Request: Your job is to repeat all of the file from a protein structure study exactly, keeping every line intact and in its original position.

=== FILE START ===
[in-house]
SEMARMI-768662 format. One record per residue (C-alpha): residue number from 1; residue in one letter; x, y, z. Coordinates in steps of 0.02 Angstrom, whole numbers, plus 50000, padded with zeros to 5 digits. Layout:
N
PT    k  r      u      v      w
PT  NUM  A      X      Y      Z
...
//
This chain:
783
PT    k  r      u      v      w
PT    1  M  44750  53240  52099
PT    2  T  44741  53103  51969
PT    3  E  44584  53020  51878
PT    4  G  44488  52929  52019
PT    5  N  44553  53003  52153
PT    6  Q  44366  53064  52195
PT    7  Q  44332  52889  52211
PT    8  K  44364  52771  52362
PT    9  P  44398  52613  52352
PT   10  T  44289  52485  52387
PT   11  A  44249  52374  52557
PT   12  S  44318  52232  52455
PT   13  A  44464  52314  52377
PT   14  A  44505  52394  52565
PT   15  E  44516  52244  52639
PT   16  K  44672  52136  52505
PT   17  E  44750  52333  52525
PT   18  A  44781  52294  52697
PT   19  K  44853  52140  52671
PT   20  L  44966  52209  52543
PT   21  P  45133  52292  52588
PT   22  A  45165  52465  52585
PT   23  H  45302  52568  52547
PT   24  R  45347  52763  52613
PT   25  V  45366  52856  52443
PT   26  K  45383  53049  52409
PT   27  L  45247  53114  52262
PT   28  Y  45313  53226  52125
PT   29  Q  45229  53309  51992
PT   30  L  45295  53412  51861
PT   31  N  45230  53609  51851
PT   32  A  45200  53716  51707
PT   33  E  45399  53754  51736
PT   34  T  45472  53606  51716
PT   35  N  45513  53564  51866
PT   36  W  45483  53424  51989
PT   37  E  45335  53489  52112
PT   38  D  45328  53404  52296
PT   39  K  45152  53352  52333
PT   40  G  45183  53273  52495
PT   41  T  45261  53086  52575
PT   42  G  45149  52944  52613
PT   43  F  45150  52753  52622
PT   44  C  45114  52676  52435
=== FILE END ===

[in-house]
SEMARMI-768662 format. One record per residue (C-alpha): residue number from 1; residue in one letter; x, y, z. Coordinates in steps of 0.02 Angstrom, whole numbers, plus 50000, padded with zeros to 5 digits. Layout:
N
PT    k  r      u      v      w
PT  NUM  A      X      Y      Z
...
//
This chain:
783
PT    k  r      u      v      w
PT    1  M  44750  53240  52099
PT    2  T  44741  53103  51969
PT    3  E  44584  53020  51878
PT    4  G  44488  52929  52019
PT    5  N  44553  53003  52153
PT    6  Q  44366  53064  52195
PT    7  Q  44332  52889  52211
PT    8  K  44364  52771  52362
PT    9  P  44398  52613  52352
PT   10  T  44289  52485  52387
PT   11  A  44249  52374  52557
PT   12  S  44318  52232  52455
PT   13  A  44464  52314  52377
PT   14  A  44505  52394  52565
PT   15  E  44516  52244  52639
PT   16  K  44672  52136  52505
PT   17  E  44750  52333  52525
PT   18  A  44781  52294  52697
PT   19  K  44853  52140  52671
PT   20  L  44966  52209  52543
PT   21  P  45133  52292  52588
PT   22  A  45165  52465  52585
PT   23  H  45302  52568  52547
PT   24  R  45347  52763  52613
PT   25  V  45366  52856  52443
PT   26  K  45383  53049  52409
PT   27  L  45247  53114  52262
PT   28  Y  45313  53226  52125
PT   29  Q  45229  53309  51992
PT   30  L  45295  53412  51861
PT   31  N  45230  53609  51851
PT   32  A  45200  53716  51707
PT   33  E  45399  53754  51736
PT   34  T  45472  53606  51716
PT   35  N  45513  53564  51866
PT   36  W  45483  53424  51989
PT   37  E  45335  53489  52112
PT   38  D  45328  53404  52296
PT   39  K  45152  53352  52333
PT   40  G  45183  53273  52495
PT   41  T  45261  53086  52575
PT   42  G  45149  52944  52613
PT   43  F  45150  52753  52622
PT   44  C  45114  52676  52435